Radware cyber security alert – Global ransom DDoS campaign targeting finance, travel and e-commerce
Radware is following a global ransom DDoS campaign targeting organisations in the finance, travel and e-commerce verticals. Additionally multiple internet service providers have been reporting DDoS attacks targeting their DNS infrastructure.

Global ransom DDoS campaigns

Since mid- August, Radware has been tracking several extortion requests from threat actors posing as ‘Fancy Bear’, ‘Armada Collective’, and ‘Lazarus Group.’

Letters are being delivered via email and typically contain victim-specific data such as Autonomous System Numbers (ASN) or IP addresses of servers or services they will target if their demands are not fulfilled. It is a global campaign with threats reported from organisations in finance, travel and e-commerce in APAC, EMEA and North America.

The ransom fee is initially set at 10 BTC, which is equivalent to $113,000 at the time of the extortion. Some fees are set as high as 20 BTC (approximately $226,000). These demands are larger versus 2019 campaigns that typically requested between 1 BTC or 2 BTC.

Ransom letters threaten cyber attacks of over 2Tbps if payment is not made. To prove the letter is not a hoax, authors indicate when they will launch a demonstration attack.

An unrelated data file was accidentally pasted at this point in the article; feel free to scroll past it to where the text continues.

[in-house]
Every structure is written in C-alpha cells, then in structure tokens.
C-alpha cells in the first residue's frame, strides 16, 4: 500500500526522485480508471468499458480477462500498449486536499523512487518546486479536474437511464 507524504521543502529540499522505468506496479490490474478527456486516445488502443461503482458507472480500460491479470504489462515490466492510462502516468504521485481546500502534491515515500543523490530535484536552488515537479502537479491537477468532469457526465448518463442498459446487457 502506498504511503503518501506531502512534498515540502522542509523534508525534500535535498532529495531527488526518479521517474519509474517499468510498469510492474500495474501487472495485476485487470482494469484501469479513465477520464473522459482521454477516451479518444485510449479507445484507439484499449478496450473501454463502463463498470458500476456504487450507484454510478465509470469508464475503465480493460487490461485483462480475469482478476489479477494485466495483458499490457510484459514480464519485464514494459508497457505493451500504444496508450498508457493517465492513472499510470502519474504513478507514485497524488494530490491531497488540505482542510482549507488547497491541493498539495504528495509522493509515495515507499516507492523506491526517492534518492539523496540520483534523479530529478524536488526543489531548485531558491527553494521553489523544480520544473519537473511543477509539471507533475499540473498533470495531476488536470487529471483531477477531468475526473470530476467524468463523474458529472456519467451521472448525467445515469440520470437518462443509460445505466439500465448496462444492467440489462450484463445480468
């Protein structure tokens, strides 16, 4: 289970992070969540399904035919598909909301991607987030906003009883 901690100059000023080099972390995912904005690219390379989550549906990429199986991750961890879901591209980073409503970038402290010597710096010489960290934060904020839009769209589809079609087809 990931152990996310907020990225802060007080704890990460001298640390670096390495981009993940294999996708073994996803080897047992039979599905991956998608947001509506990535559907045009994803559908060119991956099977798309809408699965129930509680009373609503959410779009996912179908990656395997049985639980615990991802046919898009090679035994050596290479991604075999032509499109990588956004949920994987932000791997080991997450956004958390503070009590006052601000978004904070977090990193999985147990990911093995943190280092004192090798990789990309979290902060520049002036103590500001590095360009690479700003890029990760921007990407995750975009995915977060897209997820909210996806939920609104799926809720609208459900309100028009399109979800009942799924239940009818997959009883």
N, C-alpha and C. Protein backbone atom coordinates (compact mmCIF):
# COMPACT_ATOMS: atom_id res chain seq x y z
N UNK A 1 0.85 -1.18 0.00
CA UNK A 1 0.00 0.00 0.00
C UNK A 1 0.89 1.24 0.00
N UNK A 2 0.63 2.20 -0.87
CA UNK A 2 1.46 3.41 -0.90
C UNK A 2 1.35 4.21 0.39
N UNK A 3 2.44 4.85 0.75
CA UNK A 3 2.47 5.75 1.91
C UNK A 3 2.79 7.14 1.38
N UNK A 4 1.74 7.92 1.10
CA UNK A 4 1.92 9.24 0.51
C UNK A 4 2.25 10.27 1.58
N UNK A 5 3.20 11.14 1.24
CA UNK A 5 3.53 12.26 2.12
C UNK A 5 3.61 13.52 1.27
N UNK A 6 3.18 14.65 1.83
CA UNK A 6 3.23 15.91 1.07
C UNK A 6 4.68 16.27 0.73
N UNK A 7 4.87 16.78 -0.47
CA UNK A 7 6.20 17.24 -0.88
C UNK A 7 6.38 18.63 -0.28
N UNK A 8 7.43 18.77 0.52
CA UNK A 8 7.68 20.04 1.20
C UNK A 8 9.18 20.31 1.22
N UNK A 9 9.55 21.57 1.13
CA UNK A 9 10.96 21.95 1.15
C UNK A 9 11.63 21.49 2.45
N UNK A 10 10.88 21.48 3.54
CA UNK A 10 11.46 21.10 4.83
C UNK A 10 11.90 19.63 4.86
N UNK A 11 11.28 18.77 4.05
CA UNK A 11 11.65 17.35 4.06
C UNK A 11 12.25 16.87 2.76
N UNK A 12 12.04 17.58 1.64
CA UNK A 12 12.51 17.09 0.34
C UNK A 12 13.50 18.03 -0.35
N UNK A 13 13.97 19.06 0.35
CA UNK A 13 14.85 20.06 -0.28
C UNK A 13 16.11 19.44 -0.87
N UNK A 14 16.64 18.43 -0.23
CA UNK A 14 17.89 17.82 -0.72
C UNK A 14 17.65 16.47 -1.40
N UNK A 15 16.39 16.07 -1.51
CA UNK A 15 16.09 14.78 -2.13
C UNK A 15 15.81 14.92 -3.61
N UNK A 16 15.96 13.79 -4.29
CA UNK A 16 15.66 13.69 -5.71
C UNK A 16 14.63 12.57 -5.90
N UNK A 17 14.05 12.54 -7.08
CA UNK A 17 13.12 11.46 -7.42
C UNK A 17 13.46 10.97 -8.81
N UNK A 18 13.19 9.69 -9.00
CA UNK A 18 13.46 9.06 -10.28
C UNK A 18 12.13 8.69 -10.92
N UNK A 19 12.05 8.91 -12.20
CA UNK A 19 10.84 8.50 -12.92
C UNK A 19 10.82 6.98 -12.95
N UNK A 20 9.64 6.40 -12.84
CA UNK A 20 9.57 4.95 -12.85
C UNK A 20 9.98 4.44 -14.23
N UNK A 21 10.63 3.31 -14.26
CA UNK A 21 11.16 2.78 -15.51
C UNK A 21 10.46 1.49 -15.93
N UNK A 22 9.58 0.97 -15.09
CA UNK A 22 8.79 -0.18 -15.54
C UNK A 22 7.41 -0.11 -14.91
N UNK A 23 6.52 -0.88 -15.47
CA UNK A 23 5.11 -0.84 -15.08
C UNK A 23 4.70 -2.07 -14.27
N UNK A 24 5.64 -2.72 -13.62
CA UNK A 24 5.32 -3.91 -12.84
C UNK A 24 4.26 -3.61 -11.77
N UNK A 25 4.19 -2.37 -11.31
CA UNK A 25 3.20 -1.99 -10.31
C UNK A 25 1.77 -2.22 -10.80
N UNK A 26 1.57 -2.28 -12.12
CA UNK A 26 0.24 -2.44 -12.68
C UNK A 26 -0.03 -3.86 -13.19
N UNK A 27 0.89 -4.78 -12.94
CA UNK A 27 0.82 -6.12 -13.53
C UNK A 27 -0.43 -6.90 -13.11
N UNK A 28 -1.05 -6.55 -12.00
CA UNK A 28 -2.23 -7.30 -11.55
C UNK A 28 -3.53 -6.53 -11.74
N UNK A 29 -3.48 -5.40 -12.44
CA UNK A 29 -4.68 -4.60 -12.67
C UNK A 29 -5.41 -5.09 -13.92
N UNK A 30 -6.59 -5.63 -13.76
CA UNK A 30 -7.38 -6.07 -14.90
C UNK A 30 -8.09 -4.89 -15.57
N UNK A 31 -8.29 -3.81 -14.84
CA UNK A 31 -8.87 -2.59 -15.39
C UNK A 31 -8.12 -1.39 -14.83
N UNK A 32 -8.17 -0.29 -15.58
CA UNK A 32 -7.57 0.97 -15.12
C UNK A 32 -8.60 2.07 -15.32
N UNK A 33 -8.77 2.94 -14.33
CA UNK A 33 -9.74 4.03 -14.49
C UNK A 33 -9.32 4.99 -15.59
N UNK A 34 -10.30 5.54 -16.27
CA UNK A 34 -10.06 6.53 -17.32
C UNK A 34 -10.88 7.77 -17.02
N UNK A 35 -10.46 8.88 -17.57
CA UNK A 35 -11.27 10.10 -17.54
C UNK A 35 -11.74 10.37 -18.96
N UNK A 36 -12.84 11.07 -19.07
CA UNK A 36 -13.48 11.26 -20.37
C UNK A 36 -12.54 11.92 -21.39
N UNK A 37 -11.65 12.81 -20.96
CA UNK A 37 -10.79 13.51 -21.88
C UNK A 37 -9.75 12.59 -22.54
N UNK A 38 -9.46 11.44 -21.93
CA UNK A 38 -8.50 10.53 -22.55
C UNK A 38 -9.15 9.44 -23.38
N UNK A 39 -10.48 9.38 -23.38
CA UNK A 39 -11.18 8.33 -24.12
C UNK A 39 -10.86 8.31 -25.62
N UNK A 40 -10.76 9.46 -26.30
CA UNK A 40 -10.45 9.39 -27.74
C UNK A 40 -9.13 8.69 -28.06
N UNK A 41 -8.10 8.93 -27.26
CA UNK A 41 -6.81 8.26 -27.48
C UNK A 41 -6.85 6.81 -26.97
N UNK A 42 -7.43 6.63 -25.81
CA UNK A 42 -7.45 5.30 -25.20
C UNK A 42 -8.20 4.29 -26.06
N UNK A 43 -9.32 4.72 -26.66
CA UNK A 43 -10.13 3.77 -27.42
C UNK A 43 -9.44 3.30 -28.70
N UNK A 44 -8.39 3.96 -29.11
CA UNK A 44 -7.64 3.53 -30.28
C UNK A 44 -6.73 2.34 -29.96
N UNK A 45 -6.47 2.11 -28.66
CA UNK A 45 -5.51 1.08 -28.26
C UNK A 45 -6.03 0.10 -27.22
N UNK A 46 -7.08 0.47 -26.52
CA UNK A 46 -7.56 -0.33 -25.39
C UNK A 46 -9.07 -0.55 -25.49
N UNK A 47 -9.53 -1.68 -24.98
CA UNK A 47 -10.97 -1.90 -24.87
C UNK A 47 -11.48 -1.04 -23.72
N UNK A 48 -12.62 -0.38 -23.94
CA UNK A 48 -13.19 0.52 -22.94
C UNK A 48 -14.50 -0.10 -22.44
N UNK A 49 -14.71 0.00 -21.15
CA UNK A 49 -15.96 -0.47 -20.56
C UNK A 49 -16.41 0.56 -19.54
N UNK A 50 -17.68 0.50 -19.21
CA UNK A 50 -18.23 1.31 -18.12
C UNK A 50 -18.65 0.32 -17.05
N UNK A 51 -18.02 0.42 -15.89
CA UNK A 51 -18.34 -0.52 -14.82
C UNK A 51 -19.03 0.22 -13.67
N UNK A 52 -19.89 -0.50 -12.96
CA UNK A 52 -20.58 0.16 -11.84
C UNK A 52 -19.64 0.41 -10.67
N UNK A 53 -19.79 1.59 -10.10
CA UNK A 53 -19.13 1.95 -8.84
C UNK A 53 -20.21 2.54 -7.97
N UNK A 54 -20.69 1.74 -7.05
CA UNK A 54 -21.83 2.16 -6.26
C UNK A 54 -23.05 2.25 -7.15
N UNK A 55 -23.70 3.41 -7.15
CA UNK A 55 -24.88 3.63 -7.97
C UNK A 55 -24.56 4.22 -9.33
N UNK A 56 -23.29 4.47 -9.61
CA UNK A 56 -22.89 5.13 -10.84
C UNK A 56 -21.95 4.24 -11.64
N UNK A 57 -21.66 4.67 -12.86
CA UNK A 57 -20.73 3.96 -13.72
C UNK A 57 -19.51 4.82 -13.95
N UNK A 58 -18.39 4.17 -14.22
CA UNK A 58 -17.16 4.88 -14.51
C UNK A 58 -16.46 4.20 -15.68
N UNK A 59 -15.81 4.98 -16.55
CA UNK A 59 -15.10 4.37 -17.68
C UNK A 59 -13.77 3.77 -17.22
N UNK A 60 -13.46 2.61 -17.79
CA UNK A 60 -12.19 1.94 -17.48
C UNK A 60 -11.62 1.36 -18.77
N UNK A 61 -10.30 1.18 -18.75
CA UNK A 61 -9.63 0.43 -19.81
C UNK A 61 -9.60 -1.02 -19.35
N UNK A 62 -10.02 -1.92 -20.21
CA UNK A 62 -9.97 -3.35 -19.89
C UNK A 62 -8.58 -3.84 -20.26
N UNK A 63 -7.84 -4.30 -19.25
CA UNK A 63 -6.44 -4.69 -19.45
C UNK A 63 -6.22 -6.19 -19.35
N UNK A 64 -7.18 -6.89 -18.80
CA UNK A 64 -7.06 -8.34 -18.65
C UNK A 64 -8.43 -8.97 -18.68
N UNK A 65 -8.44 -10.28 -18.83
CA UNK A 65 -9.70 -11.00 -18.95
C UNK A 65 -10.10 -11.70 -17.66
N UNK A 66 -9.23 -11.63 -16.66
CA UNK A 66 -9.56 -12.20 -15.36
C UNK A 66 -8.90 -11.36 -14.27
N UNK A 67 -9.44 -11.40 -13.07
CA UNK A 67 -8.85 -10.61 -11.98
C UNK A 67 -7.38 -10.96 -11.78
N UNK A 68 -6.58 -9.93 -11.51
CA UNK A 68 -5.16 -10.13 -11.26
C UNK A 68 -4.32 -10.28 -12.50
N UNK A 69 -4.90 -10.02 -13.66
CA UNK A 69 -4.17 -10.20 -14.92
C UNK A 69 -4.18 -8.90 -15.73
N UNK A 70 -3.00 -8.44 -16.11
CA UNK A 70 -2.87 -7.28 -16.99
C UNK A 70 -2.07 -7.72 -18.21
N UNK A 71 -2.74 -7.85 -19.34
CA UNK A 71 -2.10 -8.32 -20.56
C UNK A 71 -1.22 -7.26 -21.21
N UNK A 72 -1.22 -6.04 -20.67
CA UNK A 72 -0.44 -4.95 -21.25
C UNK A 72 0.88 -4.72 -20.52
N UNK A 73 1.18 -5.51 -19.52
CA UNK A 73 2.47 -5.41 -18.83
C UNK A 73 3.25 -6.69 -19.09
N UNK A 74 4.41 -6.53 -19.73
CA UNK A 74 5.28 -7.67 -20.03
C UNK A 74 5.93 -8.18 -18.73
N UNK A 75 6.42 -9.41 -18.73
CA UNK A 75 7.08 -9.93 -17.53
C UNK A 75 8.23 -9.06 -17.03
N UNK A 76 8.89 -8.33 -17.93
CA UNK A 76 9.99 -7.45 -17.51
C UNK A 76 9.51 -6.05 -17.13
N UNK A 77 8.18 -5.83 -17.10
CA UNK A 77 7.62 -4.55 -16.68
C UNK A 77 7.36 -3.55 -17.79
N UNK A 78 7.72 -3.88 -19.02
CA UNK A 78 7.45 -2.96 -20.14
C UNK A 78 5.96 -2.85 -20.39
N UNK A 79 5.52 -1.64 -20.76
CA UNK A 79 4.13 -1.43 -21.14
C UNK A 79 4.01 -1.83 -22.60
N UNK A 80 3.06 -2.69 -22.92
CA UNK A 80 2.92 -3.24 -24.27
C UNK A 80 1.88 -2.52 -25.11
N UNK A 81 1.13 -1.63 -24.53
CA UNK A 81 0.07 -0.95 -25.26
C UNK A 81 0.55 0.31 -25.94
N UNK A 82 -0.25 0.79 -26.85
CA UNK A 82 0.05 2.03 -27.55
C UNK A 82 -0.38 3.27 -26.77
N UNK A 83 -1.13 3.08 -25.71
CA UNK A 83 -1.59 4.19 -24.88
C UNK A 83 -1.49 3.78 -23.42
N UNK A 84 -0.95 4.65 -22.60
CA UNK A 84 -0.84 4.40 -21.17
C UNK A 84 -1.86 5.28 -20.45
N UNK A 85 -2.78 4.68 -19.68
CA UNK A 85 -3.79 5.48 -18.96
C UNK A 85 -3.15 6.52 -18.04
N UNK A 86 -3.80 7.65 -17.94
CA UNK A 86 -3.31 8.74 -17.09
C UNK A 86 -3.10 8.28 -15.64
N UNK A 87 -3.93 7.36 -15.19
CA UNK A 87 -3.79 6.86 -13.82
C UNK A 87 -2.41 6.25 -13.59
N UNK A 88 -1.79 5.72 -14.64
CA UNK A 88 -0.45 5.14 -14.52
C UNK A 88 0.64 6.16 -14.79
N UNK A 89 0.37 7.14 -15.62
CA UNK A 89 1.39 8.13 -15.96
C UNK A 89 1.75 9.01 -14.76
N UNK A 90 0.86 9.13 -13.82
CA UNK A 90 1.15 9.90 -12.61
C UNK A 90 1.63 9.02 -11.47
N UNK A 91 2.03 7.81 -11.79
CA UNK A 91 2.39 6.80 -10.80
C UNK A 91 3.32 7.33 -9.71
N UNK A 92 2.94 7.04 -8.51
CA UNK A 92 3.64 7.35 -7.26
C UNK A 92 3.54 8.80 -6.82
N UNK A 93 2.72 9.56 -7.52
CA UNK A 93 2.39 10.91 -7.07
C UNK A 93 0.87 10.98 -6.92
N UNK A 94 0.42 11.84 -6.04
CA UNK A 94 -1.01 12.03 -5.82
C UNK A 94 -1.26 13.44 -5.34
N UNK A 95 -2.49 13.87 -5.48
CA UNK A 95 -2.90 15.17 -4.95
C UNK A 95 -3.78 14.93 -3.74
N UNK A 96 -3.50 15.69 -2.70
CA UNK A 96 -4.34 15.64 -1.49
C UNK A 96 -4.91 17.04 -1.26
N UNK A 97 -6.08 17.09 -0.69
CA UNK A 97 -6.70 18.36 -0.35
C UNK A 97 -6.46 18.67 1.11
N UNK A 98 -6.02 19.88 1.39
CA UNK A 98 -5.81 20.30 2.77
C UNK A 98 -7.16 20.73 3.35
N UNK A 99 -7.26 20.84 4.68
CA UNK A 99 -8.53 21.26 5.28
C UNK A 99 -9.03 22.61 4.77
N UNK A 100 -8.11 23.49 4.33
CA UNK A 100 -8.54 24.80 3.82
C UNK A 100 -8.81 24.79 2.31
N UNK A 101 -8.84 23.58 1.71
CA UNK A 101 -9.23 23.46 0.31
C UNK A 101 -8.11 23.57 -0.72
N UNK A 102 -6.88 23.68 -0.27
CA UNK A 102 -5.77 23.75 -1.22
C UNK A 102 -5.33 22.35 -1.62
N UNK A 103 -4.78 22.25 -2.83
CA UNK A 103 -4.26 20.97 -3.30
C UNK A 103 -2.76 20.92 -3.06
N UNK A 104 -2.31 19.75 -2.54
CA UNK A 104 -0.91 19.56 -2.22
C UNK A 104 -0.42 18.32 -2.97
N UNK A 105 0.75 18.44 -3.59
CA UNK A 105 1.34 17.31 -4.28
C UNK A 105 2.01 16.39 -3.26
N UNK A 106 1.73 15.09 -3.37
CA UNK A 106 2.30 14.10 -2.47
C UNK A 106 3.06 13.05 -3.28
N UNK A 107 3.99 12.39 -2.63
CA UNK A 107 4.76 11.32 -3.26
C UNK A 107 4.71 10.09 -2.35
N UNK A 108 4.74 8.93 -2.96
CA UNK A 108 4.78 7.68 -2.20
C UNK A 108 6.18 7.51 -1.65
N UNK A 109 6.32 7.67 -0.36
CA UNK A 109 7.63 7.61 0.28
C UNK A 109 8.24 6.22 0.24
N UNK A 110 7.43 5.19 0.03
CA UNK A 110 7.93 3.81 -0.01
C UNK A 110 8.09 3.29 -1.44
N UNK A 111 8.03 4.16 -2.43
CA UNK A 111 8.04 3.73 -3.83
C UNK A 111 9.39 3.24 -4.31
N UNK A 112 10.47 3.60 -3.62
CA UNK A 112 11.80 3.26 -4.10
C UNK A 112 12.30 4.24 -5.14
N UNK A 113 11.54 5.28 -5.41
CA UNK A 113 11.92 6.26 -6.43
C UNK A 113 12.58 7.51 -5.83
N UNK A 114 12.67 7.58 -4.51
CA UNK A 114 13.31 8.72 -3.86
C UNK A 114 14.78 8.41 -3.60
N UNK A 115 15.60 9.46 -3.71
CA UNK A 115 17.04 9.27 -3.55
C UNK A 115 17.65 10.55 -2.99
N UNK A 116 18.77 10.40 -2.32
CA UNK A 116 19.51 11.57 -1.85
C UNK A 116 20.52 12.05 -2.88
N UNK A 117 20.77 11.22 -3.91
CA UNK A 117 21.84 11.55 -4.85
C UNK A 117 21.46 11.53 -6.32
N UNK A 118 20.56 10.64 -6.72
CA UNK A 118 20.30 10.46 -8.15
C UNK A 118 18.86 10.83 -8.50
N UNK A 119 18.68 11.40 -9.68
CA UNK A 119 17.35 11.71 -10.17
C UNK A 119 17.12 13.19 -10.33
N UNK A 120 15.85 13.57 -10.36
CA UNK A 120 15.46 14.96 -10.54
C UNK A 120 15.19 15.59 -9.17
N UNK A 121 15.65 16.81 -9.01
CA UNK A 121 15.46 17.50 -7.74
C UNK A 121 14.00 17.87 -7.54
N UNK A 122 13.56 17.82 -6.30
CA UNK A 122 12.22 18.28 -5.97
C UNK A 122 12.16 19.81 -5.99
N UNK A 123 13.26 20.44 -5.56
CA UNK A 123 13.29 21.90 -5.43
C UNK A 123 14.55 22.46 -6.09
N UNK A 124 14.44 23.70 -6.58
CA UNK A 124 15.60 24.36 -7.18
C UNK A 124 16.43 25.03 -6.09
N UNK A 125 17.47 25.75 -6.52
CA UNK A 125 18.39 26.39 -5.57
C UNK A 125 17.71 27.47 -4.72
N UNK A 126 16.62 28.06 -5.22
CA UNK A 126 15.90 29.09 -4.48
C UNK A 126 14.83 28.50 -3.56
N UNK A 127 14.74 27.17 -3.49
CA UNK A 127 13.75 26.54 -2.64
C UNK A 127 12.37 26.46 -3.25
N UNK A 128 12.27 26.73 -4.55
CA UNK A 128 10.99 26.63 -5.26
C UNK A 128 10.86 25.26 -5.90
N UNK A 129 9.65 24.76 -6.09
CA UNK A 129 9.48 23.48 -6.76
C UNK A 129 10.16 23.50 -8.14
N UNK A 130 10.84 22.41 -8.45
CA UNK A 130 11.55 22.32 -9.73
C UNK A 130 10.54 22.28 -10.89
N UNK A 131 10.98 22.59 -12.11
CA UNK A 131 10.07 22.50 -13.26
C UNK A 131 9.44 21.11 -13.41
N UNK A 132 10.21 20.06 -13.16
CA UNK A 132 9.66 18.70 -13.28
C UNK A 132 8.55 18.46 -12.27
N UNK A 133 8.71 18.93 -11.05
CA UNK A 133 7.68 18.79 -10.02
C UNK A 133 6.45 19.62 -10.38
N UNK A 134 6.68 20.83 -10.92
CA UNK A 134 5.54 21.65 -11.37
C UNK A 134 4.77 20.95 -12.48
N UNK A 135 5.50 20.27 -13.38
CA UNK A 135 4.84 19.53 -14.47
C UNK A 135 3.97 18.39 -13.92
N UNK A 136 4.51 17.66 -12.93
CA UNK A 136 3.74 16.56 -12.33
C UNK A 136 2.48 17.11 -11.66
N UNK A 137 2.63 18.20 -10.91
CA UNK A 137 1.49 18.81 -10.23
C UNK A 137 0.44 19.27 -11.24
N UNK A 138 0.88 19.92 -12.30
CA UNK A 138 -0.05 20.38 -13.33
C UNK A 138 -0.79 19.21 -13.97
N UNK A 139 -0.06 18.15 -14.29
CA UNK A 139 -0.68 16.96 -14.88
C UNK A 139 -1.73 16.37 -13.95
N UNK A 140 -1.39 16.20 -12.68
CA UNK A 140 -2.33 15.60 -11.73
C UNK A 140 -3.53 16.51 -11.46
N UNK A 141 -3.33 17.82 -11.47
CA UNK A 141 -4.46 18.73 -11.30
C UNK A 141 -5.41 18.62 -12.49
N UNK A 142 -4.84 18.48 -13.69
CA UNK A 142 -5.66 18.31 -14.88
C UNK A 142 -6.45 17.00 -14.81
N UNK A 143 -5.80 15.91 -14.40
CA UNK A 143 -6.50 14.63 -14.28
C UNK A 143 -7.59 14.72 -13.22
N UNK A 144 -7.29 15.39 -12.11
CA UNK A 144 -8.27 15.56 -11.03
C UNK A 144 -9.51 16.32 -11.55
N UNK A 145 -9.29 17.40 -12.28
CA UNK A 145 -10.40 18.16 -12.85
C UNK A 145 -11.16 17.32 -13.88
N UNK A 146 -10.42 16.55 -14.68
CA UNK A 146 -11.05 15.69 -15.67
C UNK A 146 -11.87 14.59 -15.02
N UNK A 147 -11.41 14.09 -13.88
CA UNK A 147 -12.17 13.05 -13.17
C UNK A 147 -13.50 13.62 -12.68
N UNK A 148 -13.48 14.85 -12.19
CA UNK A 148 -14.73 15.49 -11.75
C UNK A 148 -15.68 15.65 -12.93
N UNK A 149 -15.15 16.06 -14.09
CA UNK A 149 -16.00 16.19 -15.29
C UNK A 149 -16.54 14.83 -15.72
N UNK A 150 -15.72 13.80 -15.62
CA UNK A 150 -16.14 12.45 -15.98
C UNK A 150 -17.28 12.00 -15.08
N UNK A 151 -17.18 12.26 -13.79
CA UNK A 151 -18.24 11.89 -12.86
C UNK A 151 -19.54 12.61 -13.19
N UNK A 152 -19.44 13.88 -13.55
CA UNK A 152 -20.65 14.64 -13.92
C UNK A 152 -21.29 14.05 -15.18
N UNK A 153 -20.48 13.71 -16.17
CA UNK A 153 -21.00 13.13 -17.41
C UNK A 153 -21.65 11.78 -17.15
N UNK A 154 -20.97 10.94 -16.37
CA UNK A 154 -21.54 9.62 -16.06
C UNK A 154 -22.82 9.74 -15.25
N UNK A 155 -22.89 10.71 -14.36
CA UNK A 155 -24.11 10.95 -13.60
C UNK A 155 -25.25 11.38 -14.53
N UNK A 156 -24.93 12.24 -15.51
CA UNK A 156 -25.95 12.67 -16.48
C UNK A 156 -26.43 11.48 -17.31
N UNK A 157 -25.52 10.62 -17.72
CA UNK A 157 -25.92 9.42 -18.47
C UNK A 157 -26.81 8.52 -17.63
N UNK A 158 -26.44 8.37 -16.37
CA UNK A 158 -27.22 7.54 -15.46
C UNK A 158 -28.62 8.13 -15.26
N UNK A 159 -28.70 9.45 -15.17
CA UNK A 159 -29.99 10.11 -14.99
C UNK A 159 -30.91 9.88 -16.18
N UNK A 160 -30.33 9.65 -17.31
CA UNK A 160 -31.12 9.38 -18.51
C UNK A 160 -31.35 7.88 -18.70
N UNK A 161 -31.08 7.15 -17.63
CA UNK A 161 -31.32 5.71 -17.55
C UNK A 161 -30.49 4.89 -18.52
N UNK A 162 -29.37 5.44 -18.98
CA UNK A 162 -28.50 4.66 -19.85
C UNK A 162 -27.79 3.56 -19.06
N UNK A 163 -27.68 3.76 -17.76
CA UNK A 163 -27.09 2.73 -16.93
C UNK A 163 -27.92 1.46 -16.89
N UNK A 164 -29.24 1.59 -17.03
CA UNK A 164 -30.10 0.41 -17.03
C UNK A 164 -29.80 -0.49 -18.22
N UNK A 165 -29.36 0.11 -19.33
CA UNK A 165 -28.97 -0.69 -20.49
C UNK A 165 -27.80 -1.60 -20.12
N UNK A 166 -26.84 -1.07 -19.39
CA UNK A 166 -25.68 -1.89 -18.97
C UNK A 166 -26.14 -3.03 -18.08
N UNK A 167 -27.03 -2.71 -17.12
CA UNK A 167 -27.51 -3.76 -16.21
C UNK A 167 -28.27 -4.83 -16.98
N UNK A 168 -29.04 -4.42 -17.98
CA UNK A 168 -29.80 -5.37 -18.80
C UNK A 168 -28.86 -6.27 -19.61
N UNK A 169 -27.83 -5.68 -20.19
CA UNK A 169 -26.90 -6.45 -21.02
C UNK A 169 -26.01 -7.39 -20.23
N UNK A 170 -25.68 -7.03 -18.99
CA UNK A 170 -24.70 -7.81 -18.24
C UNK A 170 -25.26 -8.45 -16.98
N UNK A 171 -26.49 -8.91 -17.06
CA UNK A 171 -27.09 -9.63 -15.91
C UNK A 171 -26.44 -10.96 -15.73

The letter indicates that if payment is not made prior to the deadline, the attack will continue and the fee will increase by 10 BTC (approximately $113,000) for each missed deadline. Each letter contains a Bitcoin wallet address for payment. The wallet address is unique for each target and allows the actor to track payments.

The ransom letters are very similar in their terms and demands. Threats and advertised capabilities follow the same indicators from earlier reports.

Follow up and follow through

Radware has evidence of malicious actors following up on their initial demand. In follow up messages, threat actors underscore that the unique Bitcoin address from the initial letter is still empty and reiterate the seriousness of the threat. They also provide keywords and organisation names so the target organisation can search for recent DDoS disruptions, followed by the rhetorical question “You don’t want to be like them, do you?”

The threat actors state they prefer payment over attack and allow the target to reconsider paying. The threat actor will often extend the deadline by one day.

In many cases the ransom threat Is followed by cyber attacks ranging from 50Gbps to 200Gbps. The attack vectors include UDP and UDP-Frag floods, some leveraging WS-Discovery amplification, combined with TCP SYN, TCP out-of-state, and ICMP Floods.

Radware advises

Ransom letters with comparable indicators should be taken seriously. The letters are often followed by DDoS attacks. These attacks are not at a level of complexity/amplitude that prevent mitigation if the right protection is in place. Radware has seen faster and better mitigation by leveraging hybrid always-on protection compared to asymmetric routed cloud protections.